College of Food, Ag & Nat Res Sci
Abiotic stress, such as extreme temperatures or drought, severely limits agricultural productivity. These researchers have evidence that certain families of transposons can confer stress responsive expression patterns to nearby genes in maize. The first aim of this project is to define the role of transposons in gene expression responses to abiotic stress in several different tissues and genotypes. The focus of the second aim is to determine the mechanism by which transposons influence the stress-responsive expression of nearby genes. The third aim of this project will document natural variation for insertion sites of the transposons that confer stress-responsive gene expression and will attempt to identify protocols to mobilize these elements to generate novel allelic diversity in maize. This project will provide novel understanding of the molecular processes that underlie gene expression responses to abiotic stress. MSI is used for NGS data analysis and other downstream computationally intensive tasks. A part of this work also involves analyzing images of plants to obtain numerous developmental traits as well as hyperspectral images to obtain physiochemical information of stressed plants. MSI is used for all NGS data analysis and other downstream computationally intensive tasks and to computationally analyze thousands of generated images, both RGB and hyperspectral.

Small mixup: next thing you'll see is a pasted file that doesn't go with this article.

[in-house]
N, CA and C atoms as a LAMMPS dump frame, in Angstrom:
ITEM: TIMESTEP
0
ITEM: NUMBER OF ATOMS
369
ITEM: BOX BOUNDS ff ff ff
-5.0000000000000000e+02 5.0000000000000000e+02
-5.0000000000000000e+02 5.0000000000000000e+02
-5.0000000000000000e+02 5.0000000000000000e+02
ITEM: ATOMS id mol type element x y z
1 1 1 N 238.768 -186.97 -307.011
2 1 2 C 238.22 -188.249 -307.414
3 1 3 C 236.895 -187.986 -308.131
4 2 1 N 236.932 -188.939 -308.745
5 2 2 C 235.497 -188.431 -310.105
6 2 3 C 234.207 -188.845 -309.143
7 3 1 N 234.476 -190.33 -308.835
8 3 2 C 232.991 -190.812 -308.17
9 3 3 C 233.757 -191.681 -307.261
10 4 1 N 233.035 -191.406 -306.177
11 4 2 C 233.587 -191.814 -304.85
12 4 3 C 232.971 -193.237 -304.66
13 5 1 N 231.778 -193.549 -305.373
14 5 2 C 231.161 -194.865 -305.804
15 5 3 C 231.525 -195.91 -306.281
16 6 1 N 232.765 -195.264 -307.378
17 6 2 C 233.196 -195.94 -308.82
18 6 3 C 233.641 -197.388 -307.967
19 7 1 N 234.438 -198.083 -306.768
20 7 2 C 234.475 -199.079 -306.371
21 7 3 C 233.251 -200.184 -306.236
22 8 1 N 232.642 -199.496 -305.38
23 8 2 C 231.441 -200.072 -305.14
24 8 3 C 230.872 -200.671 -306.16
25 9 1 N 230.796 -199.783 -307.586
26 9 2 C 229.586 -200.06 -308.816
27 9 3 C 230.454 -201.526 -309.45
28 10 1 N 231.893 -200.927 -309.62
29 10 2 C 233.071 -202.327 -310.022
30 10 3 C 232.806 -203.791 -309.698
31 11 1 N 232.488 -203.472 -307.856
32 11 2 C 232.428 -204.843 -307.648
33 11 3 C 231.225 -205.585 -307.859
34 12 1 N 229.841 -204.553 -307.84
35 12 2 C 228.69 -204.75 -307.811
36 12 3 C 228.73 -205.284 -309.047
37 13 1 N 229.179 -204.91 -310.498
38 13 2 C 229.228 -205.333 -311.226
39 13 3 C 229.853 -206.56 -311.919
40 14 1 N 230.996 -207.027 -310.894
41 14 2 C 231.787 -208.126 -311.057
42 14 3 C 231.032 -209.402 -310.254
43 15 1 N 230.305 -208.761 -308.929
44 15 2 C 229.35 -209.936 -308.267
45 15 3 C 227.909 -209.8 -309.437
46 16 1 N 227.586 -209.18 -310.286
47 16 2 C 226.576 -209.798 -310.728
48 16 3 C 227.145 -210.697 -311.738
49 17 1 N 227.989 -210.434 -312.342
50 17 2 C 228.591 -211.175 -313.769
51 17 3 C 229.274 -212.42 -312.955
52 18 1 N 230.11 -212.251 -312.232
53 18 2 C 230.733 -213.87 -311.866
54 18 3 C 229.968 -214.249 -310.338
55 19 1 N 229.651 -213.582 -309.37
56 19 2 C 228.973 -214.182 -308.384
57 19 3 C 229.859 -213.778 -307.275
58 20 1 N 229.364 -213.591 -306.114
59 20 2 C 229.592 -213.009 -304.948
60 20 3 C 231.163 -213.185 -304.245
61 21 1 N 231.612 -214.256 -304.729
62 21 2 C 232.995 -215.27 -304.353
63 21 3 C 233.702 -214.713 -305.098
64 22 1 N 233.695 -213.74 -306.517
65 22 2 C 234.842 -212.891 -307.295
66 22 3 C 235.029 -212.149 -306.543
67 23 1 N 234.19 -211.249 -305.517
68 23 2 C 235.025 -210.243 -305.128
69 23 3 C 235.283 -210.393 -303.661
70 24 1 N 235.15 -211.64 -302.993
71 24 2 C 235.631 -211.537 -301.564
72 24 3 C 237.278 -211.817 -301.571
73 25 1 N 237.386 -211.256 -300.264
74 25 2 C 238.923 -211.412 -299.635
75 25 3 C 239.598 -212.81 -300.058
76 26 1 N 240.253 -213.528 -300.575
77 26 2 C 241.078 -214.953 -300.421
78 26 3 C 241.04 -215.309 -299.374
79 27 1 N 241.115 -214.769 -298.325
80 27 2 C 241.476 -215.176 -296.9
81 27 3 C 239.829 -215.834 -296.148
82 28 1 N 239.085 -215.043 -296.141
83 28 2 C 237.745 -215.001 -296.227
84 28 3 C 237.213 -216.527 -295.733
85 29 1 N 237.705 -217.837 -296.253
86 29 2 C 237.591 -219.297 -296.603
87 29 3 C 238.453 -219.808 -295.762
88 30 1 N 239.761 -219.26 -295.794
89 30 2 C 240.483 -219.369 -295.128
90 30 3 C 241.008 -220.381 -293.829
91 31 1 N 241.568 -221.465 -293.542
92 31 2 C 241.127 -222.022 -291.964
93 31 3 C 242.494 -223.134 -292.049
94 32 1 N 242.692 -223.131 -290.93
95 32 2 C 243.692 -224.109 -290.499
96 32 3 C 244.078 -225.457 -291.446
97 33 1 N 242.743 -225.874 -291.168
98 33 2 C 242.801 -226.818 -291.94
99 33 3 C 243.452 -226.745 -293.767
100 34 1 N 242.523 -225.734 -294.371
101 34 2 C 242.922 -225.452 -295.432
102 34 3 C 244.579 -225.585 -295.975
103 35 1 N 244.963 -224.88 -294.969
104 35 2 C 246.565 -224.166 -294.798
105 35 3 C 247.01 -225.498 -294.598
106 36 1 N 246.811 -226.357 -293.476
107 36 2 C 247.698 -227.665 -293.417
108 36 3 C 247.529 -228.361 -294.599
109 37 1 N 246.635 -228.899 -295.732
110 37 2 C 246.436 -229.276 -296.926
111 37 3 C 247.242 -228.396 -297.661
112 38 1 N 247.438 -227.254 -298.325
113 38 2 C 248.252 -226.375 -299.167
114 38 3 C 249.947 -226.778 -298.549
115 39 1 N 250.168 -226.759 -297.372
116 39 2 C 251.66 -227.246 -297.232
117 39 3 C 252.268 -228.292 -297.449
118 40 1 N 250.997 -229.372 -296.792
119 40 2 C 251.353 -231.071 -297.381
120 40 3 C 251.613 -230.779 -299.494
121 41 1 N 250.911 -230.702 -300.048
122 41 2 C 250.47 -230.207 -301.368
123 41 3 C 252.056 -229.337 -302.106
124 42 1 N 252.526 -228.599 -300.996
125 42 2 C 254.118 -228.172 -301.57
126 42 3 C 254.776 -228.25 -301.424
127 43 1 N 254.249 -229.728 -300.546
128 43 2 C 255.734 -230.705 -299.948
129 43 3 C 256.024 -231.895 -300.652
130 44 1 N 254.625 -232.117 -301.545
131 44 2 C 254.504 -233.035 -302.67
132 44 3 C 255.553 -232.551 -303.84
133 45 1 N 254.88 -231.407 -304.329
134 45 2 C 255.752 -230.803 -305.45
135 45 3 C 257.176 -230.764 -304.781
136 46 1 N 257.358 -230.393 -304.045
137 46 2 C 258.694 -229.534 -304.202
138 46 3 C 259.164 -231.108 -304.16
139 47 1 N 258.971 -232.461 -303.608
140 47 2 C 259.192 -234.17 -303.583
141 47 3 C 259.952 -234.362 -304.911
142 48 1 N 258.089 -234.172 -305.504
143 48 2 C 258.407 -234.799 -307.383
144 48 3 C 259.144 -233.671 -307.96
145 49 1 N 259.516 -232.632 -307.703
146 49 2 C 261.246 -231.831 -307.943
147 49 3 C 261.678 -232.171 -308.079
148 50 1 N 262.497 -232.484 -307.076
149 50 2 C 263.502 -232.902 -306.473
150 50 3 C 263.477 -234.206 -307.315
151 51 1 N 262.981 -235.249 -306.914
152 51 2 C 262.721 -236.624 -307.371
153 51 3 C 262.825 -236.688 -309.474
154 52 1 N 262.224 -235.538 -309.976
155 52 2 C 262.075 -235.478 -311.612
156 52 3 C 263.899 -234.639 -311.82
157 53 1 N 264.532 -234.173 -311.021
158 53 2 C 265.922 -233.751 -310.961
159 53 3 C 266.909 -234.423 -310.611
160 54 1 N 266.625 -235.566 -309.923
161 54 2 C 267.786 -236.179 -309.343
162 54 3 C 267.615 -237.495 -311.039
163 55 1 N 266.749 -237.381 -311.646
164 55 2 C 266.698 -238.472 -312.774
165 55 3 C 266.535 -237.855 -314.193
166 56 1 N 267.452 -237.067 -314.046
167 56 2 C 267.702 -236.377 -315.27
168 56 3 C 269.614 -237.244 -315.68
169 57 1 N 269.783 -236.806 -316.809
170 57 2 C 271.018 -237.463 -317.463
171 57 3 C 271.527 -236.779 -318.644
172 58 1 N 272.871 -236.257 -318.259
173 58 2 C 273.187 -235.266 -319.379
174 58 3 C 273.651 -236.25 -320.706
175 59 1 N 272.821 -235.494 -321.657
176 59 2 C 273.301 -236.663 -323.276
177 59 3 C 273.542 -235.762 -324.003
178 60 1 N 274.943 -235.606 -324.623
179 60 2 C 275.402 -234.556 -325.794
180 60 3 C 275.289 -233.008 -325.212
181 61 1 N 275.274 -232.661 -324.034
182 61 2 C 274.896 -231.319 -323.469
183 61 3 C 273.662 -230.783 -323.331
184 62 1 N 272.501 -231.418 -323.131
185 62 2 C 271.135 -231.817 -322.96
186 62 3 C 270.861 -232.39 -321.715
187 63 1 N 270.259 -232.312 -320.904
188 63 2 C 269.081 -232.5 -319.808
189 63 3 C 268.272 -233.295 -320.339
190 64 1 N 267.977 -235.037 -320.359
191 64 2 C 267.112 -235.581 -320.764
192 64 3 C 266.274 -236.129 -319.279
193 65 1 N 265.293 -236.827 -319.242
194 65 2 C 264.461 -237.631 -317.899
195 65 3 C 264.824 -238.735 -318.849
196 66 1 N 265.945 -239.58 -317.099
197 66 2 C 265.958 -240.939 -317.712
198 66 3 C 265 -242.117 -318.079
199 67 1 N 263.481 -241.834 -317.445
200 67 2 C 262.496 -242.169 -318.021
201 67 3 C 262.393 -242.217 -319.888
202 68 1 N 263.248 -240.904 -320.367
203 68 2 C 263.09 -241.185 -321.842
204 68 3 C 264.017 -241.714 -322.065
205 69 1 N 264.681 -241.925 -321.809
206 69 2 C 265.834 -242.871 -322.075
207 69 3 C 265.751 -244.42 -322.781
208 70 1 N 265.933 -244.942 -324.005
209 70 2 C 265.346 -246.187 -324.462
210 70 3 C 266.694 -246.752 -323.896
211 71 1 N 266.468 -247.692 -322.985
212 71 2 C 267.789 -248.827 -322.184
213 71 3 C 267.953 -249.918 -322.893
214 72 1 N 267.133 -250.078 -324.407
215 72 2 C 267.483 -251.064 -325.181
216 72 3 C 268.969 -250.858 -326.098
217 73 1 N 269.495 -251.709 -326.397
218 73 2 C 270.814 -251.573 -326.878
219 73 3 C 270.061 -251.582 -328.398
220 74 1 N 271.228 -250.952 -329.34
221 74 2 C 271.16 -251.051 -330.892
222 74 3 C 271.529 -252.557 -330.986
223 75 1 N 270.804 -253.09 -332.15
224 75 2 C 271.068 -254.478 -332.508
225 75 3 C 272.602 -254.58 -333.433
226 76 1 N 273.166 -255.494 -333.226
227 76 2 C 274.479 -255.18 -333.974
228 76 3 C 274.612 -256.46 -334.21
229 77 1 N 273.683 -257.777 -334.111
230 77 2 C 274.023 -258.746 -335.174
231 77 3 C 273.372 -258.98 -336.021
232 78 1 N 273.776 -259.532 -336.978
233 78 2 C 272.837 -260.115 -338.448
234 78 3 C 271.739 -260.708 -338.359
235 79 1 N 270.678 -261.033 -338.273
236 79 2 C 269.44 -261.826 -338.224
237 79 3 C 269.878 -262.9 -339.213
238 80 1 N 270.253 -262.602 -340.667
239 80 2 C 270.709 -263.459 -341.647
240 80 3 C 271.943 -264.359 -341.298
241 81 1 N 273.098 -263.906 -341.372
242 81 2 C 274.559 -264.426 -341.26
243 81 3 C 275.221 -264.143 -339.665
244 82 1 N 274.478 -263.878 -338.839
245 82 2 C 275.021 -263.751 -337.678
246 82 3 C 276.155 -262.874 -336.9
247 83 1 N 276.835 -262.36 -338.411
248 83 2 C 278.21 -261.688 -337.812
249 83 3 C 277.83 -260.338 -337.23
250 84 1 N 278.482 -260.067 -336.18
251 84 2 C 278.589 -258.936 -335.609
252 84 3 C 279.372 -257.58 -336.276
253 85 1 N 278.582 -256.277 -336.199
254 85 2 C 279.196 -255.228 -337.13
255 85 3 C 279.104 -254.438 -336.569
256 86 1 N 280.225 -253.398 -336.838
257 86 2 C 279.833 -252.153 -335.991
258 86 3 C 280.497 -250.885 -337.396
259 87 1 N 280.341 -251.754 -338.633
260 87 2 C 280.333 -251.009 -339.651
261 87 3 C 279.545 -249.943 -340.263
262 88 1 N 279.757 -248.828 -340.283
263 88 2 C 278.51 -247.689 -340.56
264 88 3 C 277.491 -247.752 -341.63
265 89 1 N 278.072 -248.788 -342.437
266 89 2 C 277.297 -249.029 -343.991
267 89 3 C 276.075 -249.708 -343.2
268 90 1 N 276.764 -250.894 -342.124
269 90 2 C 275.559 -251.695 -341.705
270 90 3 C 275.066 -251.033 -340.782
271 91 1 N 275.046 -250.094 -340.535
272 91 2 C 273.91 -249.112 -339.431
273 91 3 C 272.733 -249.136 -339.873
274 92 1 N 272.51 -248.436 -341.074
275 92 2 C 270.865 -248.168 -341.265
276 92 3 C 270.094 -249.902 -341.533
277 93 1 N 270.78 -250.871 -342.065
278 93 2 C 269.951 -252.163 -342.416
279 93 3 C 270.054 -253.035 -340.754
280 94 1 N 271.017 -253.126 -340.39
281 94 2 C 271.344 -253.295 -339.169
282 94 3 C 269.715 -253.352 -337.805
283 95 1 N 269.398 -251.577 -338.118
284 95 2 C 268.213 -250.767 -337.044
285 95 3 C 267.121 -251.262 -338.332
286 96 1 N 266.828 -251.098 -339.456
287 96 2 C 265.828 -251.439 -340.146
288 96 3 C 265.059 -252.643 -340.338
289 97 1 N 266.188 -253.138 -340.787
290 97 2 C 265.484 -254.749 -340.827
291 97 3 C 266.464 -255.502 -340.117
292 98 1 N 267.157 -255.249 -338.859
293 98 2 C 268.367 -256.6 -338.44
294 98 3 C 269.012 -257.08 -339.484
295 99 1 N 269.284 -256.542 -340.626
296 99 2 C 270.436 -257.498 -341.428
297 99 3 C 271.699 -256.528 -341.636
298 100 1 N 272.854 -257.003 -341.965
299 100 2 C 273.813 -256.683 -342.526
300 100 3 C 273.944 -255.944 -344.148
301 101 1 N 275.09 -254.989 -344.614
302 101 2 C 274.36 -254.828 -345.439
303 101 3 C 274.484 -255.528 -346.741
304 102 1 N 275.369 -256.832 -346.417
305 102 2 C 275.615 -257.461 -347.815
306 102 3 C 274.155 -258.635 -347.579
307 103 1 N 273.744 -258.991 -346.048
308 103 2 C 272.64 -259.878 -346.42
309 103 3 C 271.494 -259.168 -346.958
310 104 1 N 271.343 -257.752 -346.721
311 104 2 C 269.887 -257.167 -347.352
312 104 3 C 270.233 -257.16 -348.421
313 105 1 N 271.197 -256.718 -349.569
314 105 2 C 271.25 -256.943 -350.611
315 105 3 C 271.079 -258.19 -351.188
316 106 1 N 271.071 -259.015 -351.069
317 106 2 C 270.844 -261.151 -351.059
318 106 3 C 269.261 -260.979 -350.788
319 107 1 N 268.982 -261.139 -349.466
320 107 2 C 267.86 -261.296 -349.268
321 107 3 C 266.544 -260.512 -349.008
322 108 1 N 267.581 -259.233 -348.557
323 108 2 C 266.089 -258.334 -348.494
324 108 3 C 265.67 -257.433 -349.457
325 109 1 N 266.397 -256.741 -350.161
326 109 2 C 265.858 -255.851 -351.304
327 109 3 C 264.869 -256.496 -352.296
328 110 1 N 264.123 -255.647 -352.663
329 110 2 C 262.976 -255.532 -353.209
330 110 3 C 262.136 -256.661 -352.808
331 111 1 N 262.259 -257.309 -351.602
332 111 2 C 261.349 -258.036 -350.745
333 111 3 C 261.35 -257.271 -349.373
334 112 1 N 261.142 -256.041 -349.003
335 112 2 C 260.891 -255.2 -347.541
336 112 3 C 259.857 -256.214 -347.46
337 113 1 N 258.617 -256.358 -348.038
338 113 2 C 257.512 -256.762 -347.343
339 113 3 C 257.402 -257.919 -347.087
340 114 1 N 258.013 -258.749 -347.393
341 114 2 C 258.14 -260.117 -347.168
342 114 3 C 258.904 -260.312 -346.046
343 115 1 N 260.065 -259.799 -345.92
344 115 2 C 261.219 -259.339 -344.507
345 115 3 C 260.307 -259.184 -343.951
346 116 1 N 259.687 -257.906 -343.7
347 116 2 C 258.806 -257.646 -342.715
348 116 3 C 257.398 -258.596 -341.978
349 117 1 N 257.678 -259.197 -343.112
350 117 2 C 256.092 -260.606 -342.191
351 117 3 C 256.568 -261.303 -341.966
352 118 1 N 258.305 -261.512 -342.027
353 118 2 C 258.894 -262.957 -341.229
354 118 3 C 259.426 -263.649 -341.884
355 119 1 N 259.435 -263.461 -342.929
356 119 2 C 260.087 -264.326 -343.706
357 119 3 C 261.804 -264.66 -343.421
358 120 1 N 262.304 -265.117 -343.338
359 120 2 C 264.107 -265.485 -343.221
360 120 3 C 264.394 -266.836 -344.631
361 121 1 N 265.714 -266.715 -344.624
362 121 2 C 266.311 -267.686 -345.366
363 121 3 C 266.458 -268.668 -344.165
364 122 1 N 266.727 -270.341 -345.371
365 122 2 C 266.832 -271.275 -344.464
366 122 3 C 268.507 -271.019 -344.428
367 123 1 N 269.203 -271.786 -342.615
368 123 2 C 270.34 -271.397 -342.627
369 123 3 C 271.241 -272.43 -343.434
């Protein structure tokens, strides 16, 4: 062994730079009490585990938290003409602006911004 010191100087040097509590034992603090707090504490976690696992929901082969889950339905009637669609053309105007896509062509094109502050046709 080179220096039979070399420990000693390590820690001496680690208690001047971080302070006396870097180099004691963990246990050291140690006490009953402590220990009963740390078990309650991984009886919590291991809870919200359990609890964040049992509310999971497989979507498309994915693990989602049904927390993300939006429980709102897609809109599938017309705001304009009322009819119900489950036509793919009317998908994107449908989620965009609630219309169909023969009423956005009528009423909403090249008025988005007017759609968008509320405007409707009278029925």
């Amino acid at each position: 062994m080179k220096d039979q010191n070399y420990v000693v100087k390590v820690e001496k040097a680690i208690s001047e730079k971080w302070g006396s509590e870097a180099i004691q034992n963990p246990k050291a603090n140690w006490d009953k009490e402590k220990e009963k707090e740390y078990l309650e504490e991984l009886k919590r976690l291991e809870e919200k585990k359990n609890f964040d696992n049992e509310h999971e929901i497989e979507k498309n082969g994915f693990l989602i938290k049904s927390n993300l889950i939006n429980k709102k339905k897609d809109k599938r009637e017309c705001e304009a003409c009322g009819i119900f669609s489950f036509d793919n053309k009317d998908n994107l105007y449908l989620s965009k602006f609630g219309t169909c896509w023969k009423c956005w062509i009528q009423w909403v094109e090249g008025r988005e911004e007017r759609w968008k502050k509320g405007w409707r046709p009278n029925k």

This research was featured on the MSI website in September 2018: Genomic Studies of Oat Crown Rust.